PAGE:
Recently, Professor Tarun Khanna — Jorge Paulo Lemann Professor at the Harvard Business School and Director of the Mittal Institute — traveled to Bengaluru to give the D.D. Kosambi Lecture, “A Paean to Learning to ‘See’” at the International Centre for Theoretical Sciences. The talk was structured around the use of basic analytics to better “see” some overlooked regularities in human behavior — drawing on examples from recent Indian history, including the Partition of British India in 1947 and the annual Maha Kumbh Mela religious gathering, and from contemporary social phenomena.
The Crossroads Emerging Leaders Program began in 2017, a joint effort between the Harvard Business School Club of the GCC, HBS Professors Tarun Khanna and Karim Lakhani, and the Mittal Institute. This year, the Crossroads Emerging Leaders Program received 6,093 total applications from 97 countries spanning the Middle East, Africa, Central Asia, Latin America, South Asia, and US students at Historically Black Colleges and Universities (HBCU). Of the candidates, 4,263 were selected to move onto the next round, which consisted of a fully funded selection of interdisciplinary courses offered online on HarvardX through Crossroads’ partnership with edX.
Symposia dedicated to the art and culture of early modern Nepal come around only once in a generation. And the atmosphere at the Nepal Mandala in an Early Modern South Asia symposium last week, run by Jinah Kim (Harvard University) and Todd Lewis (College of the Holy Cross), reflected the rarity of this meeting. The symposium brought together international experts on the history, culture, and societies of the “Nepal Mandala” — or the Kathmandu Valley — to present papers on the region’s place in early modern South Asia.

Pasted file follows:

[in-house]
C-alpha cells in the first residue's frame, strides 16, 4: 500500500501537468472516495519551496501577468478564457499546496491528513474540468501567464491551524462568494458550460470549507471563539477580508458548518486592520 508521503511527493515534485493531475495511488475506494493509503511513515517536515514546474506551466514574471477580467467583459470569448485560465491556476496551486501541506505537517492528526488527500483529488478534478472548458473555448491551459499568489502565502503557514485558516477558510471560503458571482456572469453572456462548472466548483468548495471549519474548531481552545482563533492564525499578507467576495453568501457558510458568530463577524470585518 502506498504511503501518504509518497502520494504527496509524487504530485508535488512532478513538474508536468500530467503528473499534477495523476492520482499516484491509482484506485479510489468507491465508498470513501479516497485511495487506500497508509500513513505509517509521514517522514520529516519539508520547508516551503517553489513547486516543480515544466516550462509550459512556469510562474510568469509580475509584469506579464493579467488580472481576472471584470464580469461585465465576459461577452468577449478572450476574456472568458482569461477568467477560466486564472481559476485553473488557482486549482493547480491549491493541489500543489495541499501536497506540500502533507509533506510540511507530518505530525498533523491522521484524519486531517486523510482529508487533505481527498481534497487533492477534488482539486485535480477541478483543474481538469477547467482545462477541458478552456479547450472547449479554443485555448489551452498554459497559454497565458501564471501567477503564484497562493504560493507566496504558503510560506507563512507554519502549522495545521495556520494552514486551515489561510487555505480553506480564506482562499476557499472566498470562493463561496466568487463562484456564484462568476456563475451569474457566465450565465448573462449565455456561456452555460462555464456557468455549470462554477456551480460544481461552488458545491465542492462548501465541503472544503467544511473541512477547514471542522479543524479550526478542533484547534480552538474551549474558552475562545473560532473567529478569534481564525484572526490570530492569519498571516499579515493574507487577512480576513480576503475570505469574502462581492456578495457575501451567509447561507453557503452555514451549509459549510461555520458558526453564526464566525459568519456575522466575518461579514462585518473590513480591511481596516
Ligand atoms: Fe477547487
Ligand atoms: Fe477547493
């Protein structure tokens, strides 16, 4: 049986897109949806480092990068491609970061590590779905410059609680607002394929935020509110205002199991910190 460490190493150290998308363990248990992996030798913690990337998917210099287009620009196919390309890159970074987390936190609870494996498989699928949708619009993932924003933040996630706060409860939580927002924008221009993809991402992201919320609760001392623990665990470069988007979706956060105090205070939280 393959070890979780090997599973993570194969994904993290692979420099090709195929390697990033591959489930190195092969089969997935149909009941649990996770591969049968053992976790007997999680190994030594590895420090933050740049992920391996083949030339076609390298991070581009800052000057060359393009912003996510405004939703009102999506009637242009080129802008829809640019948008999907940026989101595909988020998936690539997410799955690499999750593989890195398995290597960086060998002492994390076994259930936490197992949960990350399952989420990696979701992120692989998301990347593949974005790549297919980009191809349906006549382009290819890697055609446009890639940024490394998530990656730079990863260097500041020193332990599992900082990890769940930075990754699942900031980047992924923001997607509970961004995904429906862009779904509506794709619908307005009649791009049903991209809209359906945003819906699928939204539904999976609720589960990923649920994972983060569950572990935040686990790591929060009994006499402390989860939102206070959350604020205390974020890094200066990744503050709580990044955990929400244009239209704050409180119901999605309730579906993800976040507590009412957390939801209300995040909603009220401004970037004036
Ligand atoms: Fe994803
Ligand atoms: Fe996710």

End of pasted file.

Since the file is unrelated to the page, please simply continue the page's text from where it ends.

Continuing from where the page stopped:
Earlier this week, we were joined by Karthika Naïr, author and poet, for an in-depth discussion on her latest book, Until the Lions. In the book, Naïr retells the story of the Mahabharata through the embodied voices of women and marginal characters. In conversation with Professor Parimal Patil, Professor of Religion and Indian Philosophy at Harvard University, and with the audience, Naïr brought these voices to life.